Sunday, 30 May 2010
Tuesday, 25 May 2010
This morning I was sitting at the computer (monthly accounts) and idly looking out of the window. As I watched the swallows swooping round the yard a familiar brownish bird landed on the gatepost with a beakful of dry grass. Yes, it's our very own porch guest back to raise another family. Obviously the bedding needed freshening up after having had 6 babies in it, but she's now back on the nest looking smugger than ever. Where has the last brood gone? Somewhere safe I hope.
And this is copied from Wikipedia for those who might doubt that the blackbird would come back.
The male Common Blackbird attracts the female with a courtship display which consists of oblique runs combined with head-bowing movements, an open beak, and a "strangled" low song. The female remains motionless until she raises her head and tail to permit copulation. This species is monogamous, and the established pair will usually stay together as long as they both survive. Pair separation rates of up to 20% have been noted following poor breeding. Although socially monogamous, there have been studies showing as much as 17% extra pair paternity.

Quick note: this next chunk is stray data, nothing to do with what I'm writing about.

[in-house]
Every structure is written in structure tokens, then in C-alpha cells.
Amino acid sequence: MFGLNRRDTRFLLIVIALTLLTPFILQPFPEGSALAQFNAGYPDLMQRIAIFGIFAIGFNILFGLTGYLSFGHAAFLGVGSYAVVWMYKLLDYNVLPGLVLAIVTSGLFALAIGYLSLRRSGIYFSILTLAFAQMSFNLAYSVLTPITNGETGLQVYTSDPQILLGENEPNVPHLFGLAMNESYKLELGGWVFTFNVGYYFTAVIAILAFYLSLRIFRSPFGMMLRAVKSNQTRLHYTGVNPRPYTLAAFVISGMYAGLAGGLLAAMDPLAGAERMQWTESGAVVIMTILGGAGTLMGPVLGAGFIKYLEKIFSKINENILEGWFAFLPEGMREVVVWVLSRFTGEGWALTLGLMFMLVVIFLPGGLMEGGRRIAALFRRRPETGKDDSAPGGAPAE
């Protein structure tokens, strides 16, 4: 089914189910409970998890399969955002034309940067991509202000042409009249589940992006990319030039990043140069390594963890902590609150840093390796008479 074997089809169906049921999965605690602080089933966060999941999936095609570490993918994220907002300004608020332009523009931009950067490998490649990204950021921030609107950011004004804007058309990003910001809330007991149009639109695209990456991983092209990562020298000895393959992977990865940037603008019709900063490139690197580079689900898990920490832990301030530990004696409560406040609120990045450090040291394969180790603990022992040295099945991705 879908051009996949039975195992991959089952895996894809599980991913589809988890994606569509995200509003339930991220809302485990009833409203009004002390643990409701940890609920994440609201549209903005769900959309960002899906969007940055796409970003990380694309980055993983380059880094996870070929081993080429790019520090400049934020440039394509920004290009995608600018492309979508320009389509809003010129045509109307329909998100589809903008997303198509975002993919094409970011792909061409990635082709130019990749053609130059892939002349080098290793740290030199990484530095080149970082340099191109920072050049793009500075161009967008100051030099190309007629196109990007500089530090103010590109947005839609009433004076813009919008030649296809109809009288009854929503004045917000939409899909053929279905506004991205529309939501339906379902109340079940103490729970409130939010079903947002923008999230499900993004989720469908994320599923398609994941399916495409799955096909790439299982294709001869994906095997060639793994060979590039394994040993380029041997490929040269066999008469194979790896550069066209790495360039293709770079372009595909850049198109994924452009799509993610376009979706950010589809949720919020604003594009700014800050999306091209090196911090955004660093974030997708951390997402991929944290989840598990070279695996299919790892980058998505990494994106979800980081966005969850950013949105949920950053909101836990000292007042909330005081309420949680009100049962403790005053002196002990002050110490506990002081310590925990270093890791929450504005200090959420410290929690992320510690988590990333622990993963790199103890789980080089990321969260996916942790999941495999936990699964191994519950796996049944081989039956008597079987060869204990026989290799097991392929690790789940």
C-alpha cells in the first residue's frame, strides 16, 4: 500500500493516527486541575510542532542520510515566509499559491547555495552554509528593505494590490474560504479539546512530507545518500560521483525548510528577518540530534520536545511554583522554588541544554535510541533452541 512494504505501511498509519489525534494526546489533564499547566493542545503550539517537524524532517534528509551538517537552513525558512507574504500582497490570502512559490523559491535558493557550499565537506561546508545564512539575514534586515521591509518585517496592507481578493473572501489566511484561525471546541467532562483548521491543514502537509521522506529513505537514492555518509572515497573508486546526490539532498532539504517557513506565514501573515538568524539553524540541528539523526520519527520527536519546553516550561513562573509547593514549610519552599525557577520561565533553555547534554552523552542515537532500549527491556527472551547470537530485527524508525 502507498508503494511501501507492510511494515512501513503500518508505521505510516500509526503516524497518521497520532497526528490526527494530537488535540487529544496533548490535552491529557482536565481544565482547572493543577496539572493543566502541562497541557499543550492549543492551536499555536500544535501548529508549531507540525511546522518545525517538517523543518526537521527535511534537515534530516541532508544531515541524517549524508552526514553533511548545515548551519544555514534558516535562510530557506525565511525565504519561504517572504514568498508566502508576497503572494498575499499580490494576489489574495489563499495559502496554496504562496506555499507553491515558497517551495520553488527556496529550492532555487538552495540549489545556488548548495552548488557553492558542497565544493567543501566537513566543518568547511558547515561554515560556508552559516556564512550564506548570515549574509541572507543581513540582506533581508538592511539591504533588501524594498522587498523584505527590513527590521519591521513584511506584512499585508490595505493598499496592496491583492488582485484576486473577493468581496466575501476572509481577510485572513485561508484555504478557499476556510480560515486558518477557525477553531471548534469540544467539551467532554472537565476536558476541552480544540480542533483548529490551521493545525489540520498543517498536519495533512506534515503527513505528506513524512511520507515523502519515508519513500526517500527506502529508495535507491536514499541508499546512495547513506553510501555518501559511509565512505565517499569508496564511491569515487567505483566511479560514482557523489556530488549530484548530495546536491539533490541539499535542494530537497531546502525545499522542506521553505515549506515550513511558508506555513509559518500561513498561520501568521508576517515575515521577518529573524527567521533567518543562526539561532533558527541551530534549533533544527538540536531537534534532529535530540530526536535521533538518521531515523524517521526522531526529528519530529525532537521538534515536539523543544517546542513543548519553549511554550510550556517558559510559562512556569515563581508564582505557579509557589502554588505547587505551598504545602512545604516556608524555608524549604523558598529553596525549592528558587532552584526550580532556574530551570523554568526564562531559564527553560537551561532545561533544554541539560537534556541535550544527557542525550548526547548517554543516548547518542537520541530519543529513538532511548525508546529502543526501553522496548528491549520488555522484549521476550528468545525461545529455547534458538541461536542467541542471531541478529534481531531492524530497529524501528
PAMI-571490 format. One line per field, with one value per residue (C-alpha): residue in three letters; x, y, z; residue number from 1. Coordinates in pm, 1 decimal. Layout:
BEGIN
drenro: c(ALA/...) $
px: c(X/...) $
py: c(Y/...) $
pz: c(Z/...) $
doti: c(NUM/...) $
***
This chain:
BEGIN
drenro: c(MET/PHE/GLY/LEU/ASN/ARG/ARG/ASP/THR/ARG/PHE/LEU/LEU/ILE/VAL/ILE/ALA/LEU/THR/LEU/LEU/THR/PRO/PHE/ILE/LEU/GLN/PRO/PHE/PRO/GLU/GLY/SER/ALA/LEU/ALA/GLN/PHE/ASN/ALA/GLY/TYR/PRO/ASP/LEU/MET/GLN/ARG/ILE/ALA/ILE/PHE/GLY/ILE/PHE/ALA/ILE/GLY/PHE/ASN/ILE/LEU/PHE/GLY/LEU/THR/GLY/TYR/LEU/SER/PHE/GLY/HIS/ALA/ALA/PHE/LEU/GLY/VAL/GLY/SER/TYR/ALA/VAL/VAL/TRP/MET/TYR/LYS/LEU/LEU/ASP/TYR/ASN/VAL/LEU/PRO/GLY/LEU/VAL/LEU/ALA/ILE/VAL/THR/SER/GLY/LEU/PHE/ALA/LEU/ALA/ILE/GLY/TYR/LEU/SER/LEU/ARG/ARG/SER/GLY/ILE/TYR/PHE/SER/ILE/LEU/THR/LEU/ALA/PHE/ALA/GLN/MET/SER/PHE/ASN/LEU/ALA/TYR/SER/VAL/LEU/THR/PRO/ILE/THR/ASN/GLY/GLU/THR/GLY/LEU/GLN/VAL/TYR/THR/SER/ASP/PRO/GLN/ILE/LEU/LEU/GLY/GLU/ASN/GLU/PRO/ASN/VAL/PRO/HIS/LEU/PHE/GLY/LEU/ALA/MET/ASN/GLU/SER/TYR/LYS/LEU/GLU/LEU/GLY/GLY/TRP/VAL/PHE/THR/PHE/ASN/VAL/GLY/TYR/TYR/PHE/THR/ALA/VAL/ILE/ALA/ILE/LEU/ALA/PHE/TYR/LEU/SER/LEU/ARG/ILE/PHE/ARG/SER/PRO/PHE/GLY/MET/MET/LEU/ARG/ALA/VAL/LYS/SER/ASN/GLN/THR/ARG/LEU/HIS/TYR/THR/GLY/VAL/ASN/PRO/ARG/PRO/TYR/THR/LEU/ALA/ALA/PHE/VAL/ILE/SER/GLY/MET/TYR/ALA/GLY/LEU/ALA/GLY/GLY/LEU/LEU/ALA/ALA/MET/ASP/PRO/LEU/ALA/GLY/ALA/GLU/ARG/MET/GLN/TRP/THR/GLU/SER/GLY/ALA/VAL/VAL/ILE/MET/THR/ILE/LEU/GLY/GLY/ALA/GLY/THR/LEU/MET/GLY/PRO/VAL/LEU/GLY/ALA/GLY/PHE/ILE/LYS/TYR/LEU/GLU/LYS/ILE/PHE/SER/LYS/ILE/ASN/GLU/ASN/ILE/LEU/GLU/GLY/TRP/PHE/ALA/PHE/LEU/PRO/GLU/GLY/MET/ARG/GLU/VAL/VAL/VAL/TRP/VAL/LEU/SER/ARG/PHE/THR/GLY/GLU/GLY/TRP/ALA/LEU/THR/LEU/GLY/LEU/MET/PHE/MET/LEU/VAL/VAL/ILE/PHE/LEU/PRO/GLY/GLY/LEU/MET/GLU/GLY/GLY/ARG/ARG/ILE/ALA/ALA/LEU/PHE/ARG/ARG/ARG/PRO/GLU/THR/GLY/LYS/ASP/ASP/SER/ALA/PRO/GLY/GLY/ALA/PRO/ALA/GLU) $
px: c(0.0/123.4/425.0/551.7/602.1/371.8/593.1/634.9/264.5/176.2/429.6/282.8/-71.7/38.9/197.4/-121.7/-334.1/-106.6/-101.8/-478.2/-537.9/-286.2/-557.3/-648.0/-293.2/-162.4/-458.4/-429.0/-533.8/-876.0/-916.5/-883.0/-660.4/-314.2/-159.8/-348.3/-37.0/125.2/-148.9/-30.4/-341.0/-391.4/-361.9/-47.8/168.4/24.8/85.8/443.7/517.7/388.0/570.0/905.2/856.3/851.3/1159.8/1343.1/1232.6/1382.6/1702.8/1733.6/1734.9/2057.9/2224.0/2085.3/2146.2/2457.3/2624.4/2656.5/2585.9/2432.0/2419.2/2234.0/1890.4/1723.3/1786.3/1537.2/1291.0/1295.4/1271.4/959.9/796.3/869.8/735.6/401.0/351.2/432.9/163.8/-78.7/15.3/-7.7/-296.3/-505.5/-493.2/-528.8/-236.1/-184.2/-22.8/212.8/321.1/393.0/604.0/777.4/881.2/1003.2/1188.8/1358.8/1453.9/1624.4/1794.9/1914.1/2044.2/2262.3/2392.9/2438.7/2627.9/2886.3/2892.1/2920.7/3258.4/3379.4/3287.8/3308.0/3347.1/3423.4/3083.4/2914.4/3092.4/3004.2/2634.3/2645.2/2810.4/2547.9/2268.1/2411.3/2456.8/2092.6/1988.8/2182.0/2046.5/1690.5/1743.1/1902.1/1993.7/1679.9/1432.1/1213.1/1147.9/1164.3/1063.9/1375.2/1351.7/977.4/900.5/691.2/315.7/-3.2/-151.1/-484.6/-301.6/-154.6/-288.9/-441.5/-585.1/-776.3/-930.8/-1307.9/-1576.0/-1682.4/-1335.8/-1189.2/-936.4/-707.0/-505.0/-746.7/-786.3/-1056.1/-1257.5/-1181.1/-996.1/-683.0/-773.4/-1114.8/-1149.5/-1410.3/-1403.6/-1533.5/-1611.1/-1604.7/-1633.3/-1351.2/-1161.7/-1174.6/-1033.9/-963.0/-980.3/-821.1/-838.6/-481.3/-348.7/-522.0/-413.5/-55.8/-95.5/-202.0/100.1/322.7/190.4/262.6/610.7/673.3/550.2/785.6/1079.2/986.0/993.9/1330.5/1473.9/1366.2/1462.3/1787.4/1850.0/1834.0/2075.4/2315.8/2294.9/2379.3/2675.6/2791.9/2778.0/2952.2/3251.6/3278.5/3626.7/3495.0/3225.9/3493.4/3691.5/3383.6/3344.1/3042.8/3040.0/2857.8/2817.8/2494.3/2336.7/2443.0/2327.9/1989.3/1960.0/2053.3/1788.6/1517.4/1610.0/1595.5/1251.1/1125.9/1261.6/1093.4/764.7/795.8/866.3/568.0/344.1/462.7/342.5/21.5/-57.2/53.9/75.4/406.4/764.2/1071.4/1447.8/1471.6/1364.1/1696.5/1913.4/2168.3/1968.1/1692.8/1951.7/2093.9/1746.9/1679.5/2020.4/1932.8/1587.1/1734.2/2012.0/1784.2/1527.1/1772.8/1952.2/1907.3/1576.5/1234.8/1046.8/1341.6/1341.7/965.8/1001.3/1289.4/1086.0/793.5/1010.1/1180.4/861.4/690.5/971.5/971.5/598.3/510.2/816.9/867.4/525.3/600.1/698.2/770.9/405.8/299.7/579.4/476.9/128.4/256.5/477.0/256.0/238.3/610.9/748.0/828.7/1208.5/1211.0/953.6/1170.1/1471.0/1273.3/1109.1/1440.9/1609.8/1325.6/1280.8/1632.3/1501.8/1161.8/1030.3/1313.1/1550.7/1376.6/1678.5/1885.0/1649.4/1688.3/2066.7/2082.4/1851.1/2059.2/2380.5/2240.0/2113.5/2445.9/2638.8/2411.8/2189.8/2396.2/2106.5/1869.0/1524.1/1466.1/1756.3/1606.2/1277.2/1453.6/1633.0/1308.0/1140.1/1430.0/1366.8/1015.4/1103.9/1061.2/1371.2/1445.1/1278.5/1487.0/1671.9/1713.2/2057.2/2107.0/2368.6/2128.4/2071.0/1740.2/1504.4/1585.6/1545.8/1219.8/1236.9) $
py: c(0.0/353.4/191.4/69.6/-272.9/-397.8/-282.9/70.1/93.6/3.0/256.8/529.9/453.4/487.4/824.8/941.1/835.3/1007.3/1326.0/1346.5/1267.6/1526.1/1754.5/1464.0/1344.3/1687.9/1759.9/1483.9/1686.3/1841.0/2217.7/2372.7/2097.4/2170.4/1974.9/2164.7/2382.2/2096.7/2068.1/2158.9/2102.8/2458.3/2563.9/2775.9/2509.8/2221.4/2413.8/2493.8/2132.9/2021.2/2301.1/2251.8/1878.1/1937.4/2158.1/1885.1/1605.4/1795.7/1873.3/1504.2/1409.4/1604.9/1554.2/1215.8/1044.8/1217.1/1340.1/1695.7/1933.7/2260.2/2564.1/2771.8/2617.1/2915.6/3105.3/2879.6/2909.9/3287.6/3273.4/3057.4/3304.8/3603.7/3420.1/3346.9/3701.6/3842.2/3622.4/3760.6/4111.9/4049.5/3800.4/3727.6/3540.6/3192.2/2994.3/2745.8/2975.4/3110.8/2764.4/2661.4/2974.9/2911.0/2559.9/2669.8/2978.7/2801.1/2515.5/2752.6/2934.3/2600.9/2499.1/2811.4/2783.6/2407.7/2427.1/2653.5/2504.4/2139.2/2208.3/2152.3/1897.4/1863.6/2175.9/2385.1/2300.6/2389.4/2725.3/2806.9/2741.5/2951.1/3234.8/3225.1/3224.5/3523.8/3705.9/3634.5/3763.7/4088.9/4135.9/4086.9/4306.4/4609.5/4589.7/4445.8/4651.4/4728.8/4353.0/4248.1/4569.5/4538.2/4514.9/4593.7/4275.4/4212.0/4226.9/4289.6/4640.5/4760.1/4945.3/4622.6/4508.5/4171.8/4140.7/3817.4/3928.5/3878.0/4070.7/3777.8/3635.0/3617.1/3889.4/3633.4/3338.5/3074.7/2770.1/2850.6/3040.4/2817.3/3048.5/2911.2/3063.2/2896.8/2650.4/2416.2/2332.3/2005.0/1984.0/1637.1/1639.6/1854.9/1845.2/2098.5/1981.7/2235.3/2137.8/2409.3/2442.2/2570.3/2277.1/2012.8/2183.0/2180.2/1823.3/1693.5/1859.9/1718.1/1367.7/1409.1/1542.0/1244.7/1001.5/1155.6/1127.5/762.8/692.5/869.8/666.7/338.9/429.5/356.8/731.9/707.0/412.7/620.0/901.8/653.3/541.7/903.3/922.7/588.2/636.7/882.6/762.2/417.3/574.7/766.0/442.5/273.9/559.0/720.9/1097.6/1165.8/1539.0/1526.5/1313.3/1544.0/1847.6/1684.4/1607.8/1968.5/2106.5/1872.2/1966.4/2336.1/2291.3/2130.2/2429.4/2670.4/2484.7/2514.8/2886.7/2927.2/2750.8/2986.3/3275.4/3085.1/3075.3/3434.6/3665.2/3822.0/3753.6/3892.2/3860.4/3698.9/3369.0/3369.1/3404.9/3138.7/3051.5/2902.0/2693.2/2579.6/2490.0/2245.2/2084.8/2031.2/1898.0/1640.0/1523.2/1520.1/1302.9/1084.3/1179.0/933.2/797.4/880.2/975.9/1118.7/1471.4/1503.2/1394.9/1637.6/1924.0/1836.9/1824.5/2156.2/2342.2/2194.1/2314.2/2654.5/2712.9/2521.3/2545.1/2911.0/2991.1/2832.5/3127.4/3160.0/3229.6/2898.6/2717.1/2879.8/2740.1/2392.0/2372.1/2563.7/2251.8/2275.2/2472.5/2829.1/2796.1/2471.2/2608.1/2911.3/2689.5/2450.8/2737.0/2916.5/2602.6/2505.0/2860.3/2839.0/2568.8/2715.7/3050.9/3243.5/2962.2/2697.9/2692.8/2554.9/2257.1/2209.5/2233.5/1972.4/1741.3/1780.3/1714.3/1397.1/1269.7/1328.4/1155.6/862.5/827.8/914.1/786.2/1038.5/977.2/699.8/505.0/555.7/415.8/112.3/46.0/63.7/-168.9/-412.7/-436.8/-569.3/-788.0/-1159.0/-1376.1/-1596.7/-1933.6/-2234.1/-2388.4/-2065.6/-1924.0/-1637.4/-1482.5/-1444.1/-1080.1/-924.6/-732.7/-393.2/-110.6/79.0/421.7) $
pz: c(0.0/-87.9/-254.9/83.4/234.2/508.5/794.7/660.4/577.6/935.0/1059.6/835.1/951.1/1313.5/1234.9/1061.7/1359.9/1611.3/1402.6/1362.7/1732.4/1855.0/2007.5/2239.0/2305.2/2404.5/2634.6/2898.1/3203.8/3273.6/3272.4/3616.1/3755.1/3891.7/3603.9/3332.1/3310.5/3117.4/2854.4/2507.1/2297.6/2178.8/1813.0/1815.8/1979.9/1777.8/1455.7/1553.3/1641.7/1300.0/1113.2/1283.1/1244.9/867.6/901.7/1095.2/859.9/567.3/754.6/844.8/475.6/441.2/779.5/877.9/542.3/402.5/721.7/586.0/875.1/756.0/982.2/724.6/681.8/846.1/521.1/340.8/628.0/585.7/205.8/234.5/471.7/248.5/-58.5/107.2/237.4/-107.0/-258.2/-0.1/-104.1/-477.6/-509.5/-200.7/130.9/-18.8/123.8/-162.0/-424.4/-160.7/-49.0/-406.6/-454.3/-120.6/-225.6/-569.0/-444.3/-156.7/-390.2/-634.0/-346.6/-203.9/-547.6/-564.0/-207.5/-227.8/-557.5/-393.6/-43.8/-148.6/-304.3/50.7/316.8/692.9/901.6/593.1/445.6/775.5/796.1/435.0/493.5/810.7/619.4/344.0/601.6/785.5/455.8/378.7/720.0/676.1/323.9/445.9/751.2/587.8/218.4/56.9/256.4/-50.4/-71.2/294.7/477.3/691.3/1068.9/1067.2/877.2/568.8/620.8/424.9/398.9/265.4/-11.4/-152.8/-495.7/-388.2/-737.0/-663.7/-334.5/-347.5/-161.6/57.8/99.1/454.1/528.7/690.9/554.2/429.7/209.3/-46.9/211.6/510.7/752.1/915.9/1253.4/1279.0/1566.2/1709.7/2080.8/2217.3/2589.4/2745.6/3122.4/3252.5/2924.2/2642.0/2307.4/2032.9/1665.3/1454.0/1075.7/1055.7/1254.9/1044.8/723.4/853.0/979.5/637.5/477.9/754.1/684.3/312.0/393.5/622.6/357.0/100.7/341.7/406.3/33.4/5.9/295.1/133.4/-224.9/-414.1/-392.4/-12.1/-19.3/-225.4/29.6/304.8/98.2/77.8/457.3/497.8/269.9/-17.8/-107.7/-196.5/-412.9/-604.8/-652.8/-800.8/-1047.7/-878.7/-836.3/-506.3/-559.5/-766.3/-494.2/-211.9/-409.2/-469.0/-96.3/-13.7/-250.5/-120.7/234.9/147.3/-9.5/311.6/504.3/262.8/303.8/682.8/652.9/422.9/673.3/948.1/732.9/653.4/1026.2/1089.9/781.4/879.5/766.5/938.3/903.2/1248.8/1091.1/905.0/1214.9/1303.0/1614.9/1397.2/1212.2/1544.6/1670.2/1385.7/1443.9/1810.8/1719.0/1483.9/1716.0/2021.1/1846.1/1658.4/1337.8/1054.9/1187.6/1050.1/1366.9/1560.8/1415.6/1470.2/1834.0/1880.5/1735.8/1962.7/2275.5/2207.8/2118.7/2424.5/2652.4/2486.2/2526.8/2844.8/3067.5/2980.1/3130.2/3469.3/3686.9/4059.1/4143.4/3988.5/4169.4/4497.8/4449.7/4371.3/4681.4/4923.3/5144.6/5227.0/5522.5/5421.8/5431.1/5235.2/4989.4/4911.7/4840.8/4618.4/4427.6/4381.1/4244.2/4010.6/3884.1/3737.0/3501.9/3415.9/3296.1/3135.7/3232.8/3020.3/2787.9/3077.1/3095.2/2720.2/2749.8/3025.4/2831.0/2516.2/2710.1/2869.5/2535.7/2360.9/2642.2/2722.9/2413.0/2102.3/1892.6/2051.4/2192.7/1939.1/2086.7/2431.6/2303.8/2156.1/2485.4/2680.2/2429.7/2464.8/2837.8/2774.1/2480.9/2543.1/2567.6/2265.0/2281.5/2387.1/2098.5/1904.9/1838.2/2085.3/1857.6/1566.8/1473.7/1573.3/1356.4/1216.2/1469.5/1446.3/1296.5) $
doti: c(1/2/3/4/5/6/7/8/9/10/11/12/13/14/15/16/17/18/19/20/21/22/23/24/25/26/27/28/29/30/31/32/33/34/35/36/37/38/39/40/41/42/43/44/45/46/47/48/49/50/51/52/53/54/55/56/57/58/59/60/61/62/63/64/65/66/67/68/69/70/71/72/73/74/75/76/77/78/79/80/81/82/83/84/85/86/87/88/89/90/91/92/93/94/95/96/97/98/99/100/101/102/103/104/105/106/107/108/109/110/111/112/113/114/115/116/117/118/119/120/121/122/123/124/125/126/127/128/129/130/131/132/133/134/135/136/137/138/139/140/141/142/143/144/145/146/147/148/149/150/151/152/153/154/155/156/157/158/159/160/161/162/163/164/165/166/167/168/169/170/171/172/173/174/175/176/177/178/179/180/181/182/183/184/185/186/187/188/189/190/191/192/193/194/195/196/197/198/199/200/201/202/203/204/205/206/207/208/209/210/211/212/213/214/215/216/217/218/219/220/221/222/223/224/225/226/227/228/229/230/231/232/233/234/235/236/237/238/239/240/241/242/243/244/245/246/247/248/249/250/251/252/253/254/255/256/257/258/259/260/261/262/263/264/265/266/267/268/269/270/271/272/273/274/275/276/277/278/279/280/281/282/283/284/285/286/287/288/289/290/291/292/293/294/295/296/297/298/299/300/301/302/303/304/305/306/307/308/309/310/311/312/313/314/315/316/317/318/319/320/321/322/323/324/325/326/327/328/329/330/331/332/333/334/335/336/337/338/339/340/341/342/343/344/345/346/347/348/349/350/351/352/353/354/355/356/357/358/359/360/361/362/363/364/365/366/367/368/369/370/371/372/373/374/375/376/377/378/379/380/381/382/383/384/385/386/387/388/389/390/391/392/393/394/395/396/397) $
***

Nominate T. merula may commence breeding in March, but eastern and Indian races are a month or more later, and the introduced New Zealand birds start nesting in August. The breeding pair prospect for a suitable nest site in a creeper or bush, favouring evergreen or thorny species such as ivy, holly, hawthorn, honeysuckle or pyracantha, and the female builds a neat cup-shaped nest from grasses and similar vegetation, which she then lines with mud or muddy leaves. She lays three to five (usually four) bluish-green eggs marked with reddish-brown blotches, heaviest at the larger end; the eggs of nominate T. merula are 2.9 x 2.1 centimetres (1.14 x 0.93 in) in size and weigh 7.2 grammes (0.25 oz), of which 6% is shell. Eggs of birds of the southern Indian races are paler than those from the northern subcontinent and Europe.
ChicksThe female incubates for 12–14 days before the altricial chicks are hatched naked and blind. Fledging takes another 10–19 (average 13.6) days, with both parents feeding the young and removing faecal sacs. The young are fed by the parents for up to three weeks after leaving the nest, and will follow the adults begging for food. If the female starts another nest, the male alone will feed the fledged young. Second broods are common, with the female reusing the same nest if the brood was successful, and three broods may be raised in the south of the Common Blackbird's range.
Montane subspecies, such as T. maximus have a shorter breeding season, smaller clutches (2–4 eggs, averaging 2.86), but larger eggs than merula. They produce just one brood per year, and have a slightly shorter incubation period of 12–13 days, but a longer nestling period (16–18 days).